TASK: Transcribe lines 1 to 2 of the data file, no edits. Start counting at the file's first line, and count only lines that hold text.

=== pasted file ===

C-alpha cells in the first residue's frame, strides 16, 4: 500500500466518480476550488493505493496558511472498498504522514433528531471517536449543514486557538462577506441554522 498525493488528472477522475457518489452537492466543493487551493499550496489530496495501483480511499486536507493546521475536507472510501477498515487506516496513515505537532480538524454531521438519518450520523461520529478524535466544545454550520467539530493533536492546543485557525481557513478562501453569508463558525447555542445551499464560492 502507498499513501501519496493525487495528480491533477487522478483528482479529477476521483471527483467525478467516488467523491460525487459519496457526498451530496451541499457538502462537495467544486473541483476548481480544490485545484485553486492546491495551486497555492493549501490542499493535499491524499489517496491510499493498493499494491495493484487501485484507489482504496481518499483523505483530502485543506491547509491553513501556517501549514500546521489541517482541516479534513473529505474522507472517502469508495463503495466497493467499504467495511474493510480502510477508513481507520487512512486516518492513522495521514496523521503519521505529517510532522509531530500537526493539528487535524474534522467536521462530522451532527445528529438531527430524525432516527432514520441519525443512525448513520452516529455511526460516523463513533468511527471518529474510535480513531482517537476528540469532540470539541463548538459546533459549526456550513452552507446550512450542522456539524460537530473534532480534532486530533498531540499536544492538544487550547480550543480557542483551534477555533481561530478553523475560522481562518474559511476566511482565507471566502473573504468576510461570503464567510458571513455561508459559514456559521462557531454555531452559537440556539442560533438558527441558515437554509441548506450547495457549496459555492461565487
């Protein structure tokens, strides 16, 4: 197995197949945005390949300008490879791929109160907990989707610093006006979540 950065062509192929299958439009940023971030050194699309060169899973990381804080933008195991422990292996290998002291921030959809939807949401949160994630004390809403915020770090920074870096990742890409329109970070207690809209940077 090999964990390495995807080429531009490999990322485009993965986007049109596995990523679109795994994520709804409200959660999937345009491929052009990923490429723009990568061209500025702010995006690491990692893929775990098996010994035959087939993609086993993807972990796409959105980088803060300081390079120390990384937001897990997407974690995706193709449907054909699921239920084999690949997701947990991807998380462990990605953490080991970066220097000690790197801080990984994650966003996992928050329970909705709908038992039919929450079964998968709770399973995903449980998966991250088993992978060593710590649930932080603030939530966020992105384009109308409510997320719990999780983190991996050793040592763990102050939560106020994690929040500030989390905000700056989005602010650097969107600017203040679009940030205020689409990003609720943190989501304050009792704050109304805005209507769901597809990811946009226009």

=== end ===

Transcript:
C-alpha cells in the first residue's frame, strides 16, 4: 500500500466518480476550488493505493496558511472498498504522514433528531471517536449543514486557538462577506441554522 498525493488528472477522475457518489452537492466543493487551493499550496489530496495501483480511499486536507493546521475536507472510501477498515487506516496513515505537532480538524454531521438519518450520523461520529478524535466544545454550520467539530493533536492546543485557525481557513478562501453569508463558525447555542445551499464560492 502507498499513501501519496493525487495528480491533477487522478483528482479529477476521483471527483467525478467516488467523491460525487459519496457526498451530496451541499457538502462537495467544486473541483476548481480544490485545484485553486492546491495551486497555492493549501490542499493535499491524499489517496491510499493498493499494491495493484487501485484507489482504496481518499483523505483530502485543506491547509491553513501556517501549514500546521489541517482541516479534513473529505474522507472517502469508495463503495466497493467499504467495511474493510480502510477508513481507520487512512486516518492513522495521514496523521503519521505529517510532522509531530500537526493539528487535524474534522467536521462530522451532527445528529438531527430524525432516527432514520441519525443512525448513520452516529455511526460516523463513533468511527471518529474510535480513531482517537476528540469532540470539541463548538459546533459549526456550513452552507446550512450542522456539524460537530473534532480534532486530533498531540499536544492538544487550547480550543480557542483551534477555533481561530478553523475560522481562518474559511476566511482565507471566502473573504468576510461570503464567510458571513455561508459559514456559521462557531454555531452559537440556539442560533438558527441558515437554509441548506450547495457549496459555492461565487
């Protein structure tokens, strides 16, 4: 197995197949945005390949300008490879791929109160907990989707610093006006979540 950065062509192929299958439009940023971030050194699309060169899973990381804080933008195991422990292996290998002291921030959809939807949401949160994630004390809403915020770090920074870096990742890409329109970070207690809209940077 090999964990390495995807080429531009490999990322485009993965986007049109596995990523679109795994994520709804409200959660999937345009491929052009990923490429723009990568061209500025702010995006690491990692893929775990098996010994035959087939993609086993993807972990796409959105980088803060300081390079120390990384937001897990997407974690995706193709449907054909699921239920084999690949997701947990991807998380462990990605953490080991970066220097000690790197801080990984994650966003996992928050329970909705709908038992039919929450079964998968709770399973995903449980998966991250088993992978060593710590649930932080603030939530966020992105384009109308409510997320719990999780983190991996050793040592763990102050939560106020994690929040500030989390905000700056989005602010650097969107600017203040679009940030205020689409990003609720943190989501304050009792704050109304805005209507769901597809990811946009226009």